All types of rubrics (not just those created by students) are medium agnostic when the categories and descriptors are focused on learning, no tasks.
For example, an excerpt from a poor rubric might read, “The poster includes at least 6 facts about the state and is interesting to read.” In this instance, we have at least two problems, as (1) students must create posters to demonstrate their knowledge, thus throwing a great deal of choice/creativity out the window, and (2) a hidden emphasis on compliance (not learning) exists, as students know exactly what to do (include 6 facts) to receive the highest mark.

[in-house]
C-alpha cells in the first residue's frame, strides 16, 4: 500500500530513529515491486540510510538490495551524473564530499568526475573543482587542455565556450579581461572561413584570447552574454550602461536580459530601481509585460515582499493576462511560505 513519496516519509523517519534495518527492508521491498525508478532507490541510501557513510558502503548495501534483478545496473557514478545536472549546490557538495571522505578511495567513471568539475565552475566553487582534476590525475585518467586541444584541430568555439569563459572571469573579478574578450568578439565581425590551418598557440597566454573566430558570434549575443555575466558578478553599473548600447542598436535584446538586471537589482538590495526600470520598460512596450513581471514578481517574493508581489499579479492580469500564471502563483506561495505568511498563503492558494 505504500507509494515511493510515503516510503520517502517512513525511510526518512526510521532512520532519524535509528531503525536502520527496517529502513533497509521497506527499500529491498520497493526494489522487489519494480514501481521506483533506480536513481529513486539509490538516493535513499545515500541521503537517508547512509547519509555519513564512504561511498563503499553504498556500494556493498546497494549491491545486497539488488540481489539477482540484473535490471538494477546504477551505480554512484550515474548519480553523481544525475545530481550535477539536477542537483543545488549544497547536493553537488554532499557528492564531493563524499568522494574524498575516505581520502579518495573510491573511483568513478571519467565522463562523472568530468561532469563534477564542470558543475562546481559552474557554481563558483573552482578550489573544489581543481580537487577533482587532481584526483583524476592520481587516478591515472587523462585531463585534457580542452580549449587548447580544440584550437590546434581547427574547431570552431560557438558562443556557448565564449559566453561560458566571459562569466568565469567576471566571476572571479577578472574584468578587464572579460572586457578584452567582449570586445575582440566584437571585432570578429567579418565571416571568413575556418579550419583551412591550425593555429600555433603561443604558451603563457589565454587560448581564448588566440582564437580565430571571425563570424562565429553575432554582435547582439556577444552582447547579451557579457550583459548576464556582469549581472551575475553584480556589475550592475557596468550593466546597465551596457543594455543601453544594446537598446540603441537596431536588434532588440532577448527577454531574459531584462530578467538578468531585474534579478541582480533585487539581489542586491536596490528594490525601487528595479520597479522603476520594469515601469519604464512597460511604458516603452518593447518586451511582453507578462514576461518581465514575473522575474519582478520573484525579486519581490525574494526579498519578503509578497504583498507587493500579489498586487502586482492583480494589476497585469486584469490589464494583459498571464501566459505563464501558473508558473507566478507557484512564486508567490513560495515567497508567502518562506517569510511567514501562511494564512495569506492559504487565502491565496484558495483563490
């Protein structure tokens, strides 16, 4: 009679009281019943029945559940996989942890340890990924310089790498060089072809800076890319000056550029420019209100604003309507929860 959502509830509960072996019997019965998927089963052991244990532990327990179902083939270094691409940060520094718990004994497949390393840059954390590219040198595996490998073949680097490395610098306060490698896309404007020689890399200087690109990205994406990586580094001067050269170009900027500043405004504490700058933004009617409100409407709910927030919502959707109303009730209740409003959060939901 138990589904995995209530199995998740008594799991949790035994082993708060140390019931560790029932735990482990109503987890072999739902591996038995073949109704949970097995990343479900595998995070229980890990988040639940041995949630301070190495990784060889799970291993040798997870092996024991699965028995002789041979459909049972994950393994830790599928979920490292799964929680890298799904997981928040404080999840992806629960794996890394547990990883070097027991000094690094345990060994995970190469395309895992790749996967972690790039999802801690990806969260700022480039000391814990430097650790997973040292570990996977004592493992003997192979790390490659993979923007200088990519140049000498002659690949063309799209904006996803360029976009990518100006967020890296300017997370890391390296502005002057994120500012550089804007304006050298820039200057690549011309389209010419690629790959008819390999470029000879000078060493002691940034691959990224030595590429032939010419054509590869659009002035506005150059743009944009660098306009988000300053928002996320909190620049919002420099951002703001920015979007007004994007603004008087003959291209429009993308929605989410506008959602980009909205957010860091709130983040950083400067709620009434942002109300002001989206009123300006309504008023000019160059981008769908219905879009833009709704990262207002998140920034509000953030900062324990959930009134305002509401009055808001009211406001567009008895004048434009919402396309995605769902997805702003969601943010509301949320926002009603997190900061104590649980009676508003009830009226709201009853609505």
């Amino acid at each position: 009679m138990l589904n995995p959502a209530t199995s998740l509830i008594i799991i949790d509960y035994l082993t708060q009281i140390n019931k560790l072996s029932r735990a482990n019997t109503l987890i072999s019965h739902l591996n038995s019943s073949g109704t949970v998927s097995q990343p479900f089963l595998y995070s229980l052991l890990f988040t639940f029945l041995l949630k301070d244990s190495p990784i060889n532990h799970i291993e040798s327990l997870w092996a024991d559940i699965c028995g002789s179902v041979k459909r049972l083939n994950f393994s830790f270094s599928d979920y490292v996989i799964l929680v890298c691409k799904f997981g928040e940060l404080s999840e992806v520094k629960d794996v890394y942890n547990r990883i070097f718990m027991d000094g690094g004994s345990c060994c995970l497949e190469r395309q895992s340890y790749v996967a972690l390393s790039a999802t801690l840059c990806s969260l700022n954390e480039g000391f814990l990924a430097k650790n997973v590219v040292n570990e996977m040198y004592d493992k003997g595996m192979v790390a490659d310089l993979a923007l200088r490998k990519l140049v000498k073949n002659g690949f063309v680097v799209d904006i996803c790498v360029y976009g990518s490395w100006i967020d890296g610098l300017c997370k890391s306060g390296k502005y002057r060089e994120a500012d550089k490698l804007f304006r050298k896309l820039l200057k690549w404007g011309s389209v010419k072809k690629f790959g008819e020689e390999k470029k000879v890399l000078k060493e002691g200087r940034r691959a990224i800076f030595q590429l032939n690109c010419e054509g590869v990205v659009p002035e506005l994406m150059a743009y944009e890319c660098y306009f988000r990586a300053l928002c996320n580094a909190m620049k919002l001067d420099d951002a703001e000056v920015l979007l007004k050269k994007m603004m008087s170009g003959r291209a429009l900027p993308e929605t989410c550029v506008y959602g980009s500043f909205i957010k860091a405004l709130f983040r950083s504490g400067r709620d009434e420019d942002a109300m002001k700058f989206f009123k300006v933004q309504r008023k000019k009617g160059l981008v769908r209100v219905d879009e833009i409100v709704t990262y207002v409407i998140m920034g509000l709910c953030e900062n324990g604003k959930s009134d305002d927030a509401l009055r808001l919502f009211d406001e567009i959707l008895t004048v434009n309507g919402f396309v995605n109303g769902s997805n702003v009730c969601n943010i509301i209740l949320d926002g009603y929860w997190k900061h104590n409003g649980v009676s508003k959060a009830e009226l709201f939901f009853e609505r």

Meanwhile, from a rubric on an opinion/argument unit, a superior descriptor under the reasons/evidence category might read, “Multiple reasons support claim. Evidence is clearly stated and supports reasons with statistical numbers/data or stories. Audience is convinced!” What is of significance here is this descriptor (which was created by teachers during our professional development session) can be met however students choose: essay, TED Talk, radio show, etc.
What I have found as you work toward student led projects is that the students have a real tough time with the freedom at first. Without the experiences, students will need to be given a limited number of choices at first, lest they run into the paradox of choice.